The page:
Applying the same logic, suppose you or your partner have debt with a 7% interest rate. That’s not terrible and it’s certainly nothing to lose sleep over. Still, if you are able to invest in your 401(k), have already rid yourself of super-high-rate debt, and built up a decent rainy day fund, then go ahead and work toward knocking out that amount owed. You can apply what’s known as the snowball method or avalanche tactic. 

6. Open and fund a Roth IRA and check if you have access to an HSA

Individual Retirement Accounts (IRAs) are tax-advantaged investment accounts that can turbo-charge your ride to financial independence. Similar to how a Roth 401(k) works, you contribute cash to the account, invest in it throughout the year, and can then watch it grow tax-free forever. You can withdraw your contributions whenever you want (tax-free and penalty-free). IRAs are something you open and fund on your own whereas a 401(k) is done through your job.

This is a bit of a bonus, but if your employer offers a Health Savings Account (HSA), definitely look into contributing to that. Many companies offer a matching feature on your HSA like how they might with a 401(k). HSA is a “triple-tax-advantaged account,” and money in an HSA can be used to pay for qualifying health-related expenses, but you can also simply treat the account like an IRA and pay for healthcare costs out of pocket (just be sure to keep your receipts for when you ‘reimburse’ yourself in the future).

7. Invest in yourself

We aren’t talking necessarily about learning new skills, going after an MBA, or becoming an ultra-brainiac in your field with this step. While those are all great things, millennials and Gen Z are increasingly mentally stressed. Anxiety is higher than ever, and the mental health crisis among young people seems to get worse each year. Investing in yourself might mean seeking emotional and psychological help when needed. You simply cannot have financial security if your mental health is not strong. Investing in self-care might be the highest ROI of all.

The Bottom Line

You are just a few steps away from financial security. Money issues can be daunting - we get it. But long-term confidence with your money is earned not with some life-altering mindset or set of actions, but just one step at a time. Financial issues are key, but so too are taking advantage of your talents, upgrading your skills, living within your means, and seeking both money and mental support as needed. Building financial security takes time, but soon you’ll be on the path to financial freedom.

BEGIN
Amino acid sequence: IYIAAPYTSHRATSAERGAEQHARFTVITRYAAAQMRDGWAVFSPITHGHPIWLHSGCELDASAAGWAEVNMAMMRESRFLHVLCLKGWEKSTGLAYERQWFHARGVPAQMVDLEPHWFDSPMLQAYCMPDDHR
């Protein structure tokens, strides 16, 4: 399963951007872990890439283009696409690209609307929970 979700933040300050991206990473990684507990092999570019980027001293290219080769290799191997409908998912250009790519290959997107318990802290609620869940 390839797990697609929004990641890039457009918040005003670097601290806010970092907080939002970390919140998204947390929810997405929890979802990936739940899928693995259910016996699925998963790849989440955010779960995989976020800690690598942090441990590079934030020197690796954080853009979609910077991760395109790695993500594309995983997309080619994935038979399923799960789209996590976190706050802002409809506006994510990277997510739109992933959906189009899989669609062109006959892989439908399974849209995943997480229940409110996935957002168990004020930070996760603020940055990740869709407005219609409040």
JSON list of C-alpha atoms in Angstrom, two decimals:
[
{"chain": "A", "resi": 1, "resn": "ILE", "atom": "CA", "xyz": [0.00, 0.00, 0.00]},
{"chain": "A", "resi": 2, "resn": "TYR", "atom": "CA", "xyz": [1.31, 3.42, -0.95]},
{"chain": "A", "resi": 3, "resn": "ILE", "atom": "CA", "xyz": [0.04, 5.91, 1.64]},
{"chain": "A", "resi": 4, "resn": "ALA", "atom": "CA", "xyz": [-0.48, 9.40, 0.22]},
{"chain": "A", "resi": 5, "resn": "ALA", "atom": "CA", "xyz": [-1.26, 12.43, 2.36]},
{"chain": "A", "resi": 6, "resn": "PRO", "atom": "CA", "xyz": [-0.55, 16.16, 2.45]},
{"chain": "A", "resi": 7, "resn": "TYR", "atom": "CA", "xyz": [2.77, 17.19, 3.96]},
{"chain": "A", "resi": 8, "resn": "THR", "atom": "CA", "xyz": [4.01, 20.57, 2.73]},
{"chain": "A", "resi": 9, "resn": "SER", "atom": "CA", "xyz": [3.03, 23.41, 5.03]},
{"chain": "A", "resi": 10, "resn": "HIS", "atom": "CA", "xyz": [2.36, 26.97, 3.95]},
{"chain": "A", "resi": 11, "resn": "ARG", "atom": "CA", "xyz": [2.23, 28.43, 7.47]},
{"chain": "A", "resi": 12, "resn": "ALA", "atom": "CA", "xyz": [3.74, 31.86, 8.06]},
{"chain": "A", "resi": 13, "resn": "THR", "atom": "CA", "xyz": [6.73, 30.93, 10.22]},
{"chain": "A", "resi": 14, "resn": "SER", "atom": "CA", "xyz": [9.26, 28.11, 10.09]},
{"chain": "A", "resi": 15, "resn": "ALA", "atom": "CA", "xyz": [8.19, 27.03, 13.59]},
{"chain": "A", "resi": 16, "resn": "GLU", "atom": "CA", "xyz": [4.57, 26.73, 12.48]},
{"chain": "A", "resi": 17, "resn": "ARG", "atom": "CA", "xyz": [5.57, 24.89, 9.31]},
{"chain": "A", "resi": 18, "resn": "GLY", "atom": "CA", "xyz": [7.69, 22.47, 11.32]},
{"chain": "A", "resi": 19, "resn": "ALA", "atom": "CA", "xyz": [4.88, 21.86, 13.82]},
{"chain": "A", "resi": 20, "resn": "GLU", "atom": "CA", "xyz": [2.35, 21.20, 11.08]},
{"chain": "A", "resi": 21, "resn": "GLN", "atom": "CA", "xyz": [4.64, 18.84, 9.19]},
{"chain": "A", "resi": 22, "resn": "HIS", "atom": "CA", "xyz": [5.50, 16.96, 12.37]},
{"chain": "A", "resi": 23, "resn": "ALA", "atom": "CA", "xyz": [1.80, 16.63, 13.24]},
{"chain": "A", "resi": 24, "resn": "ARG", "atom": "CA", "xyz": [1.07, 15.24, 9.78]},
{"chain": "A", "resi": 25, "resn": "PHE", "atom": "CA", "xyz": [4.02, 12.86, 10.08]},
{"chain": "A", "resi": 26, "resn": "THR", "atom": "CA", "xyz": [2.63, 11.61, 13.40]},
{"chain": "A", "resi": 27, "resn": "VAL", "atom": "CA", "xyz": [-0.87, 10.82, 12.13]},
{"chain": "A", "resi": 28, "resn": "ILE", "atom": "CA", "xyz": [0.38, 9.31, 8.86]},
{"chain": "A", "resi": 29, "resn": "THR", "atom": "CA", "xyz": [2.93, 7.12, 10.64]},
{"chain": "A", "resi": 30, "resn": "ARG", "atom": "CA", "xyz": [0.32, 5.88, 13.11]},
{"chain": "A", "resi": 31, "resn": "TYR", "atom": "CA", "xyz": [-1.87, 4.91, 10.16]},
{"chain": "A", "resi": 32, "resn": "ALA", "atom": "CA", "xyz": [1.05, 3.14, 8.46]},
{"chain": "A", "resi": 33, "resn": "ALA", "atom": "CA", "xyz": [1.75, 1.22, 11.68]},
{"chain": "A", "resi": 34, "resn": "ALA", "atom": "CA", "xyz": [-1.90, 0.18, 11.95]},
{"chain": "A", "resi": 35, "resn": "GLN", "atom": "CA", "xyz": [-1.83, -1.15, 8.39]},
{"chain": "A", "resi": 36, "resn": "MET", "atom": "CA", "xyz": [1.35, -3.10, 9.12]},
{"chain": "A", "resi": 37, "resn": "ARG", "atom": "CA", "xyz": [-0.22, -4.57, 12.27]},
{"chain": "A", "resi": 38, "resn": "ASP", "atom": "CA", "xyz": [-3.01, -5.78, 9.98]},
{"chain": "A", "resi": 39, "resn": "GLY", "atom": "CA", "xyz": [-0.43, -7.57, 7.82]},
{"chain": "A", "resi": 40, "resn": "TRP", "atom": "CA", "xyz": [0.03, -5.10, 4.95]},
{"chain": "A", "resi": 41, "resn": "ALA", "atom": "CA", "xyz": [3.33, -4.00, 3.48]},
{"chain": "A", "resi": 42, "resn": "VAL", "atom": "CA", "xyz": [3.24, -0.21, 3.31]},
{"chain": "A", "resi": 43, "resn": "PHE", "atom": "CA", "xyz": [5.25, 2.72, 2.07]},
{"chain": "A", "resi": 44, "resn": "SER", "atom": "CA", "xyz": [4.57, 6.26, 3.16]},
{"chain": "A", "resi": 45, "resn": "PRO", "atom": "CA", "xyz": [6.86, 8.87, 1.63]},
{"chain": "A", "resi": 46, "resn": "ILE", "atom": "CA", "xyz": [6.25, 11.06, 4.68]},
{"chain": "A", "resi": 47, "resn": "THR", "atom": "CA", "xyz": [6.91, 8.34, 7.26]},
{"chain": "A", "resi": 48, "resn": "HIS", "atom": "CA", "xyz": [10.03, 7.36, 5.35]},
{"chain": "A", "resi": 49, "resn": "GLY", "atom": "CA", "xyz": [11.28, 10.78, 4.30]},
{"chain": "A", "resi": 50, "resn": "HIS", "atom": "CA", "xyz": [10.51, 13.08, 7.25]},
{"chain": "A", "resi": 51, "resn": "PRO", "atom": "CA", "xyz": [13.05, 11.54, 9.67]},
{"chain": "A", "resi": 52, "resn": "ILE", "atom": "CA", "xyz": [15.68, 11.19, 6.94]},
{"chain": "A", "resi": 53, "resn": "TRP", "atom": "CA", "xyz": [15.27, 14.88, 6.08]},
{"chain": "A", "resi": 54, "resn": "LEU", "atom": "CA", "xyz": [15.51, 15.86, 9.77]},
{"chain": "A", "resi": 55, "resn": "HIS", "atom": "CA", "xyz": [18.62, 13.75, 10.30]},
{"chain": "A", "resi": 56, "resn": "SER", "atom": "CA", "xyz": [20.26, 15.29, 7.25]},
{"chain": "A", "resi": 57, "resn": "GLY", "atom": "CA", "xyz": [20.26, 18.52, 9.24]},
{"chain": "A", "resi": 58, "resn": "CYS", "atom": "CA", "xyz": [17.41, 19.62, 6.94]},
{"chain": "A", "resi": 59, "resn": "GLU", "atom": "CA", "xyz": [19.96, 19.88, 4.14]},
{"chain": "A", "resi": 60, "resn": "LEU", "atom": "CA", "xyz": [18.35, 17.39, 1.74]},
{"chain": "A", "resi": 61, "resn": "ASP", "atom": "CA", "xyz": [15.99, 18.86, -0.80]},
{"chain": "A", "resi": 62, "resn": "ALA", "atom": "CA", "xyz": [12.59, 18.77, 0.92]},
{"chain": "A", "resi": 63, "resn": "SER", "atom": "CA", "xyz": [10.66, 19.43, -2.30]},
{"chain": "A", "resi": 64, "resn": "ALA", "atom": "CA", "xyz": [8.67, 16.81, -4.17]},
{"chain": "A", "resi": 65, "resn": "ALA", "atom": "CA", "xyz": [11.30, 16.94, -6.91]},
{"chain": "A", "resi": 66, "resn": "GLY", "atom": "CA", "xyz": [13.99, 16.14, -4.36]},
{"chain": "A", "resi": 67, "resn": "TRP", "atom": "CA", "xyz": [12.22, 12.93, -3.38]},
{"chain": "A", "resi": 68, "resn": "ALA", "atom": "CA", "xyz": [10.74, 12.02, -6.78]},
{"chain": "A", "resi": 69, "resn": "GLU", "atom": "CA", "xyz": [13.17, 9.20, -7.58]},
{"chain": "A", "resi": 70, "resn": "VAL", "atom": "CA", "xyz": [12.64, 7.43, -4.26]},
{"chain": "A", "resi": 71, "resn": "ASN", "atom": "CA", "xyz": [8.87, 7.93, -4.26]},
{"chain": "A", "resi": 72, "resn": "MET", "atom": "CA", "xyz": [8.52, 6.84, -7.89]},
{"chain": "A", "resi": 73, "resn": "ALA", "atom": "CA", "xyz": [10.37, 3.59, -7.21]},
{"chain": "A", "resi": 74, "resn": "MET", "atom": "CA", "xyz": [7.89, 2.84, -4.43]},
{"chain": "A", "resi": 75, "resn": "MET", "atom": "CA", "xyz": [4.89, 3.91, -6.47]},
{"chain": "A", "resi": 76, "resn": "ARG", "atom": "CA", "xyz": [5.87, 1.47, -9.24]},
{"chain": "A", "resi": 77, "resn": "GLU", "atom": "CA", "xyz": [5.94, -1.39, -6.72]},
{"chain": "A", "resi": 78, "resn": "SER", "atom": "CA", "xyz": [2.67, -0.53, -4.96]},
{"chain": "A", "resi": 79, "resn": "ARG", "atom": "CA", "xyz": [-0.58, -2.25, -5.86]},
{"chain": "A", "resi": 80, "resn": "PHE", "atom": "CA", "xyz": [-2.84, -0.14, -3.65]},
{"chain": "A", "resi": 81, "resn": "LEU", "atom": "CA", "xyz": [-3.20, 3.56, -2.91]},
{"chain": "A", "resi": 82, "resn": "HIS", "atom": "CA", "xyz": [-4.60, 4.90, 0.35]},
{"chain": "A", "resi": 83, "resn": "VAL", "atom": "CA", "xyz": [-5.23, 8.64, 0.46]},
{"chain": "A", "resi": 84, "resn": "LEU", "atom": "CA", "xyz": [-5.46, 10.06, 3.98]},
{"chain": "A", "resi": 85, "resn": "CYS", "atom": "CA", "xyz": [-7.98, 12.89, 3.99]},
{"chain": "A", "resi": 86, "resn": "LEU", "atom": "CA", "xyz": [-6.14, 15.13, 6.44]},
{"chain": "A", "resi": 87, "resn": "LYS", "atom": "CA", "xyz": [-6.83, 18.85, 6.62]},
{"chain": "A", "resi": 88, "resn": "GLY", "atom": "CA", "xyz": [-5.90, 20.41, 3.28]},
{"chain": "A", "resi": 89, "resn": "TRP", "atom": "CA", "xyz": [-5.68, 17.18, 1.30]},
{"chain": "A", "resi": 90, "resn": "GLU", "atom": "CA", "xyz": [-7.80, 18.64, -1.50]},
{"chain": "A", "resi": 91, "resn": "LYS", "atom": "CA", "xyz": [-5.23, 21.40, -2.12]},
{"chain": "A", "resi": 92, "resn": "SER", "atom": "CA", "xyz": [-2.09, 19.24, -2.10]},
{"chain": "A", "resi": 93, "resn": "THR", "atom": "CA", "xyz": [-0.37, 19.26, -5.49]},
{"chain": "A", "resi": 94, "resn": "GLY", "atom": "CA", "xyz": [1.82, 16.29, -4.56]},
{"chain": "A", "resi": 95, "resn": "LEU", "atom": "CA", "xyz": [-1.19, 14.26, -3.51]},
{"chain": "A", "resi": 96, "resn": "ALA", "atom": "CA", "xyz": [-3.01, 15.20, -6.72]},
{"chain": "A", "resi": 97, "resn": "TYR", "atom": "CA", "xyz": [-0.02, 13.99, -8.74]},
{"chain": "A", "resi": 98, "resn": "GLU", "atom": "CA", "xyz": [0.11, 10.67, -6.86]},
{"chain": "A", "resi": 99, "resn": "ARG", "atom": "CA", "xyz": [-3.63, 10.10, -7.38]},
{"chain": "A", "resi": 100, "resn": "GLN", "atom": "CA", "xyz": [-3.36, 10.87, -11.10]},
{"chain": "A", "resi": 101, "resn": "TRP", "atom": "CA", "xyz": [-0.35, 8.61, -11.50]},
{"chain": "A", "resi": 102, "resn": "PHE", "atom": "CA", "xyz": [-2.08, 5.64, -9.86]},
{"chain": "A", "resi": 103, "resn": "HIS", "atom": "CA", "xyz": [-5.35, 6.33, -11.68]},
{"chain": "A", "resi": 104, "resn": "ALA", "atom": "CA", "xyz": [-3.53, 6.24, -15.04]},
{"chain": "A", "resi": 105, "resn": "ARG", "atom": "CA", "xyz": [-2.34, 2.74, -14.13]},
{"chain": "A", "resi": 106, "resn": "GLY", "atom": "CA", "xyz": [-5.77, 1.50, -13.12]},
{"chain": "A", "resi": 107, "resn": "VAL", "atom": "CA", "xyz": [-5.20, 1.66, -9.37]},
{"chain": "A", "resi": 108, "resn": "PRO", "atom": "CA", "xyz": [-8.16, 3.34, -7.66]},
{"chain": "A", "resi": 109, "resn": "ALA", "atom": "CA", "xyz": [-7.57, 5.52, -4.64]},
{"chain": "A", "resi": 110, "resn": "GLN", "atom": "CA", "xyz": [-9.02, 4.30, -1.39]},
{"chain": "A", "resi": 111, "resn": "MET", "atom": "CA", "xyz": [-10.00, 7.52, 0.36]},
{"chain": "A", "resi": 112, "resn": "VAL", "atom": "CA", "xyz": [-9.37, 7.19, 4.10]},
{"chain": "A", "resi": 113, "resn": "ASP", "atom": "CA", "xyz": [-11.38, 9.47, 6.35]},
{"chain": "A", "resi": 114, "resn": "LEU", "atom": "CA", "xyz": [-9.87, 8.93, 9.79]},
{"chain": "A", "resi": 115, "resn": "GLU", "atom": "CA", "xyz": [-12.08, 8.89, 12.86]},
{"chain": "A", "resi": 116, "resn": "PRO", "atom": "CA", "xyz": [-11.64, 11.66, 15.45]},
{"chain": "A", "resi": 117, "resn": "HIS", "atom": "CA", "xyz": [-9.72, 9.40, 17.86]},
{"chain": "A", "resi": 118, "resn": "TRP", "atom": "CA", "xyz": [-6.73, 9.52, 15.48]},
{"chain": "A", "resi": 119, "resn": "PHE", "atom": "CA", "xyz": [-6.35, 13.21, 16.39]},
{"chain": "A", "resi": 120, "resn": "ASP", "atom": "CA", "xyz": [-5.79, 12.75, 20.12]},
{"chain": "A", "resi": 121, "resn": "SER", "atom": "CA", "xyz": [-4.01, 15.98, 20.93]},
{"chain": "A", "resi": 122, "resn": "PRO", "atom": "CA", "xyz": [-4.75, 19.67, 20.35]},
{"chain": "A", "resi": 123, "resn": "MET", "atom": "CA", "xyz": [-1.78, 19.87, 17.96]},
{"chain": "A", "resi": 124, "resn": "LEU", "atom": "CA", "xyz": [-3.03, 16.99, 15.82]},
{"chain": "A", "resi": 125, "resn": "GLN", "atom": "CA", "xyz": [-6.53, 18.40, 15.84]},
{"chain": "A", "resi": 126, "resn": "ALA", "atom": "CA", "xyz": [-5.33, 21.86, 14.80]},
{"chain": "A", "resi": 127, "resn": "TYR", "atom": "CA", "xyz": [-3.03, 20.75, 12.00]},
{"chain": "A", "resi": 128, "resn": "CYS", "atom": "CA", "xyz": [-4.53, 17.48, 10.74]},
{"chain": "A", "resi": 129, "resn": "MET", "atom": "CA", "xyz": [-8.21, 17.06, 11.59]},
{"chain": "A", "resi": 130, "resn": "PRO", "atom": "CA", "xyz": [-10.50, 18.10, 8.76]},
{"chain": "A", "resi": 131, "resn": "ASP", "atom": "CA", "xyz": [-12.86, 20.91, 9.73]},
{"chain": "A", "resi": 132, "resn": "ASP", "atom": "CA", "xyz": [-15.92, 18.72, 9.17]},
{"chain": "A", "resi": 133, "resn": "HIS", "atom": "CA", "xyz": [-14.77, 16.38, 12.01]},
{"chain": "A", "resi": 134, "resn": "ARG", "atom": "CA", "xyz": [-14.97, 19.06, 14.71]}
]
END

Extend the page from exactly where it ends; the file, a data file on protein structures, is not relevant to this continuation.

Allio’s mission is for everyone to enjoy financial wellness. You can get started today by downloading the app and automating your investing strategy with Allio. 


Related Articles

The articles and customer support materials available on this property by Allio are educational only and not investment or tax advice.

If not otherwise specified above, this page contains original content by Allio Advisors LLC. This content is for general informational purposes only.

The information provided should be used at your own risk.

The original content provided here by Allio should not be construed as personal financial planning, tax, or financial advice. Whether an article, FAQ, customer support collateral, or interactive calculator, all original content by Allio is only for general informational purposes.

While we do our utmost to present fair, accurate reporting and analysis, Allio offers no warranties about the accuracy or completeness of the information contained in the published articles. Please pay attention to the original publication date and last updated date of each article. Allio offers no guarantee that it will update its articles after the date they were posted with subsequent developments of any kind, including, but not limited to, any subsequent changes in the relevant laws and regulations.

Any links provided to other websites are offered as a matter of convenience and are not intended to imply that Allio or its writers endorse, sponsor, promote, and/or are affiliated with the owners of or participants in those sites, or endorses any information contained on those sites, unless expressly stated otherwise.

Allio may publish content that has been created by affiliated or unaffiliated contributors, who may include employees, other financial advisors, third-party authors who are paid a fee by Allio, or other parties. Unless otherwise noted, the content of such posts does not necessarily represent the actual views or opinions of Allio or any of its officers, directors, or employees. The opinions expressed by guest writers and/or article sources/interviewees are strictly their own and do not necessarily represent those of Allio.

For content involving investments or securities, you should know that investing in securities involves risks, and there is always the potential of losing money when you invest in securities. Before investing, consider your investment objectives and Allio's charges and expenses. Past performance does not guarantee future results, and the likelihood of investment outcomes are hypothetical in nature. This page is not an offer, solicitation of an offer, or advice to buy or sell securities in jurisdictions where Allio Advisors is not registered.

For content related to taxes, you should know that you should not rely on the information as tax advice. Articles or FAQs do not constitute a tax opinion and are not intended or written to be used, nor can they be used, by any taxpayer for the purpose of avoiding penalties that may be imposed on the taxpayer.